The misunderstanding and misuse of this quotation arise from the interpretation that Shakespeare is saying that it’s the lawyers and upstanding citizens who would stand in the way of such a rebellion working because of their integrity and commitment to enforcing the law. 

I would be willing to put money on that theory having been dreamed up by a lawyer in the first place.  

If the predominant population of Shakespeare’s audiences were made up of lawyers, judges and clerks, this theory may have more credence.

However, the audiences were comprised of a much wider representation of society as a whole, only a small percentage of which was made up of lawyers. Many were quite common folk who stood throughout the performances, known as groundlings, while others were wealthier and could afford to pay for a seat. While some of those may have been lawyers, most were lords and ladies and members and other members of the gentry. 

It does seem that even in Shakespeare’s time there was a fair degree of scepticism about lawyers. While Shakespeare mentions the legal profession more than any other, this is by no means the only play in which Shakespeare makes a joke at their expense. Mercutio, for example, talks about lawyers grasping for money in ‘Romeo and Juliet’, while the Fool in ‘King Lear’ makes a pointed statement about lawyers not saying or doing anything unless you pay them first.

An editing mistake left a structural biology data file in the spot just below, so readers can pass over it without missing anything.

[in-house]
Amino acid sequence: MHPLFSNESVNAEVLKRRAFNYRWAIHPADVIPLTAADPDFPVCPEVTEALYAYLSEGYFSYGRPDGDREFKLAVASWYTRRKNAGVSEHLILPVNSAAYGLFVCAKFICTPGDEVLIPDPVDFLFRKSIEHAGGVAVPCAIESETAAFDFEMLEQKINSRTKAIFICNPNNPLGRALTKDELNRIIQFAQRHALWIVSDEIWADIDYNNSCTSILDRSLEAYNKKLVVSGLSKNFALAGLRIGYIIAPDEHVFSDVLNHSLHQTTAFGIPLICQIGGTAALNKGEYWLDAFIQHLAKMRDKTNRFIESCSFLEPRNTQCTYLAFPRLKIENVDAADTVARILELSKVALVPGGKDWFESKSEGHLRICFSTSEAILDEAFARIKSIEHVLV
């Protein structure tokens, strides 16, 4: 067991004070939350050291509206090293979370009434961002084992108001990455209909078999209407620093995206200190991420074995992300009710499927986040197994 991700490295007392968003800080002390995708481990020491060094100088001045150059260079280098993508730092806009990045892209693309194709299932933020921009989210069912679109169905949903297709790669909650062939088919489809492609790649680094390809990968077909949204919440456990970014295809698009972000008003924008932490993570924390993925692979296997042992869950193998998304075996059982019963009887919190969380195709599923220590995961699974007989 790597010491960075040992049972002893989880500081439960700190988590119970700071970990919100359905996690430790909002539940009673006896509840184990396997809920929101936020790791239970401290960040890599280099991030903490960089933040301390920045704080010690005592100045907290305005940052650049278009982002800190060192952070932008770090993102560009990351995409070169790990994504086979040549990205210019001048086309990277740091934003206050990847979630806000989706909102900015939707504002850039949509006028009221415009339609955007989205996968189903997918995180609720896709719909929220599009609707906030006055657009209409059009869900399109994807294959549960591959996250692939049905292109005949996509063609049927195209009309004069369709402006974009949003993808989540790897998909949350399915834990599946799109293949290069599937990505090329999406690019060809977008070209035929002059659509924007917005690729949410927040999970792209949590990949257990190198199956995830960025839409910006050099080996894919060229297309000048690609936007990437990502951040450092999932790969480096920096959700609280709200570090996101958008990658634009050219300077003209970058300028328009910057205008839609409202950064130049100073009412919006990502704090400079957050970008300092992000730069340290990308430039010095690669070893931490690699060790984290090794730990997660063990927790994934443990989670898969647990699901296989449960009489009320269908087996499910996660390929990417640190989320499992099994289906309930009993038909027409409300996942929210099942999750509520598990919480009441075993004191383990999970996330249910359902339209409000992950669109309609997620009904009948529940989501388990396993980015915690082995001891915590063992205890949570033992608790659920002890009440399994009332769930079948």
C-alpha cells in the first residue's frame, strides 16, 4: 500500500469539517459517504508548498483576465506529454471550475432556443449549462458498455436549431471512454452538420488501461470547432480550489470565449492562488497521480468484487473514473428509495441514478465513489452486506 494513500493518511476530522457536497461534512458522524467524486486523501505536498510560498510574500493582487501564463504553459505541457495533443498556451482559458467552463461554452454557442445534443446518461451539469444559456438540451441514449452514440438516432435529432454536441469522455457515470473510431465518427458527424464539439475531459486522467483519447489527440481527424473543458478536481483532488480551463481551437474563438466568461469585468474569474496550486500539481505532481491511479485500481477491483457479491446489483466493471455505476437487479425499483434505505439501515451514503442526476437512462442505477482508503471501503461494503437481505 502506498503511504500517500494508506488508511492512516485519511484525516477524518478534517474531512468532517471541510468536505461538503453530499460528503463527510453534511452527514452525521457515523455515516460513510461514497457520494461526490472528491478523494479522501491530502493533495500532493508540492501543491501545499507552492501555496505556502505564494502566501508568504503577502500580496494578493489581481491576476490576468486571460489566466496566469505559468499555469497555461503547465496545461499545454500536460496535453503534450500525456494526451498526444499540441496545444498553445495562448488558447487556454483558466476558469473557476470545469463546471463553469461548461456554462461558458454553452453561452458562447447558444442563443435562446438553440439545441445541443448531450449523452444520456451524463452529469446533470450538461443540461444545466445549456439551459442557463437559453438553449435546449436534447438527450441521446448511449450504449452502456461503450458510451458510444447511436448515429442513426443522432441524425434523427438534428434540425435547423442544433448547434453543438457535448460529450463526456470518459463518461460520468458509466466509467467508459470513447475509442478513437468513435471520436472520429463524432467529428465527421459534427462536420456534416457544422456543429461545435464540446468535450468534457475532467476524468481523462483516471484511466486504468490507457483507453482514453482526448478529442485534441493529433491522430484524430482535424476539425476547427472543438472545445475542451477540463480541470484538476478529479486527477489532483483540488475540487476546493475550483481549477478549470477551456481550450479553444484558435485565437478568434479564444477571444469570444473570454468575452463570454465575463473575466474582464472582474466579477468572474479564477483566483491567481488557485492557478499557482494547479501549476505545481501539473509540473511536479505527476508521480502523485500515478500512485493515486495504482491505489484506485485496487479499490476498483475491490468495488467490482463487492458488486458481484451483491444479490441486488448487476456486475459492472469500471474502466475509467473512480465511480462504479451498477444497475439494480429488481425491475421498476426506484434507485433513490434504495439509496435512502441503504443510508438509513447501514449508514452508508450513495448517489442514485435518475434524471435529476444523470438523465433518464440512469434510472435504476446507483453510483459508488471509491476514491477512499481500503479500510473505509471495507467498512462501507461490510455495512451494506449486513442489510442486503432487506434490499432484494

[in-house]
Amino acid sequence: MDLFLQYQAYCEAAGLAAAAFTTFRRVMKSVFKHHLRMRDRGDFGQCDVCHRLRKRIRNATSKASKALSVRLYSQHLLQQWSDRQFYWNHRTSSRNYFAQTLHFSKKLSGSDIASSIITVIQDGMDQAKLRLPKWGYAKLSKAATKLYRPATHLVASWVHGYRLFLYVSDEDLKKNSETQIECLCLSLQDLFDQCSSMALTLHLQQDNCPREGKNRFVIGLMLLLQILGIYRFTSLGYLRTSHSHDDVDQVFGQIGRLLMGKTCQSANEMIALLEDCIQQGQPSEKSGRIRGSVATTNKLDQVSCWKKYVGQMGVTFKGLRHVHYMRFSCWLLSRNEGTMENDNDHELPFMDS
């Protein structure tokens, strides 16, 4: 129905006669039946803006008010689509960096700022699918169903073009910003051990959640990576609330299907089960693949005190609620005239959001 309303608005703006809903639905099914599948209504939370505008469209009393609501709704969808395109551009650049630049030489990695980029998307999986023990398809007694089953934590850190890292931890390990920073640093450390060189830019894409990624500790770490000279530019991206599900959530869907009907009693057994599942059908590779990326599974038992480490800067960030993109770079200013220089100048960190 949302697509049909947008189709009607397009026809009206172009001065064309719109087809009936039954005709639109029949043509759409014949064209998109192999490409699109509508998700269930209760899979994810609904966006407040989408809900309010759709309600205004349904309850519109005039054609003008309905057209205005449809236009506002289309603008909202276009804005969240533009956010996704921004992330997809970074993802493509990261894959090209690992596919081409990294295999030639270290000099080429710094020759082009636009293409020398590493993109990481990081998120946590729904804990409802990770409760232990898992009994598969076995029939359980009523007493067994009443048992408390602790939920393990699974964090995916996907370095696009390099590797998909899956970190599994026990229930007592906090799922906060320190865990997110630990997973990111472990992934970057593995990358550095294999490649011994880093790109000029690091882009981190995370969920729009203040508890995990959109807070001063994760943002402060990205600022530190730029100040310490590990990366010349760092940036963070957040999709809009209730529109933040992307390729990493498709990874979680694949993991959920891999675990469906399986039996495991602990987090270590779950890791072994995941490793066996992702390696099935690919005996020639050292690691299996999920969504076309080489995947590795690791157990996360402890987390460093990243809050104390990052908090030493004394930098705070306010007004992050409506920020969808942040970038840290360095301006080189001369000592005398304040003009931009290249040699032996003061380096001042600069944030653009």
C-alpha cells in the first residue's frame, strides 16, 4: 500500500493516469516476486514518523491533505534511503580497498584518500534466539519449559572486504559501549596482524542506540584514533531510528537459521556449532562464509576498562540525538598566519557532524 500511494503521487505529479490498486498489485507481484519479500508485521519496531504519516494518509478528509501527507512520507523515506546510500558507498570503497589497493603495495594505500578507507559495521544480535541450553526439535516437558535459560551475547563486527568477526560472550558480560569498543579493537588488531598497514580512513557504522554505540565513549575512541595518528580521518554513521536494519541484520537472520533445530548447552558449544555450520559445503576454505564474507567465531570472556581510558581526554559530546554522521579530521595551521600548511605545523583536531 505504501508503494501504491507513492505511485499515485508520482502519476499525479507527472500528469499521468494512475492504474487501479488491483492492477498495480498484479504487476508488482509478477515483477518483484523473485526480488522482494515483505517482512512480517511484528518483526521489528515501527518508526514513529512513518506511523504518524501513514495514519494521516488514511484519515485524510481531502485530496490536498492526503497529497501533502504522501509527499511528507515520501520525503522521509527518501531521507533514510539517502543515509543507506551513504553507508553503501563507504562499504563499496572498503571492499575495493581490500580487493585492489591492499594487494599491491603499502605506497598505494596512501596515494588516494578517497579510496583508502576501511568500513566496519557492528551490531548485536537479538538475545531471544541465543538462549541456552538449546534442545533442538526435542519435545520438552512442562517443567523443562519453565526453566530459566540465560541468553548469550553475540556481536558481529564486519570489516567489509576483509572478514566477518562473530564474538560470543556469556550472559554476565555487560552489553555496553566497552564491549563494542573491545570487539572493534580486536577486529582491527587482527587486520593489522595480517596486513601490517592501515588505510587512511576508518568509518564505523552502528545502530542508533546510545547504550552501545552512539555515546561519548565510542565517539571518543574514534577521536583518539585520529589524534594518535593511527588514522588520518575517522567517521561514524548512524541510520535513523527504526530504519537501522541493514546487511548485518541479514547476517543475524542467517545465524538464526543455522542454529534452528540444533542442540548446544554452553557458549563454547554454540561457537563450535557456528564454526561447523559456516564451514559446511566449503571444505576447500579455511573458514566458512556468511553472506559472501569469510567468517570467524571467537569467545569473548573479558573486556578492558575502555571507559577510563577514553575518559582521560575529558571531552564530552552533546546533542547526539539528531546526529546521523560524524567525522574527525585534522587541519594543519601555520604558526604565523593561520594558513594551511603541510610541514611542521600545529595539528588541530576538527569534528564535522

Shakespeare was not trying to incite violence against lawyers, but he certainly wasn’t suggesting that they are the protectors or upholders of society, either.  Dick’s statement is clearly satire, expressing cynicism about lawyers in ways that people understood even then. 

Not Wrong.

My friends and I were standing in front of a portrait of Oliver Cromwell at the Tudors to Windsors portrait exhibition at the art gallery in Bendigo. .   

As I often do, I added my own commentary. In a posh English accent and lower vocal register, I quipped, “Look at me being all godly and humble and unroyal and stuff before I go and kill a bunch of people and destroy all the monasteries… you know, on God’s behalf.”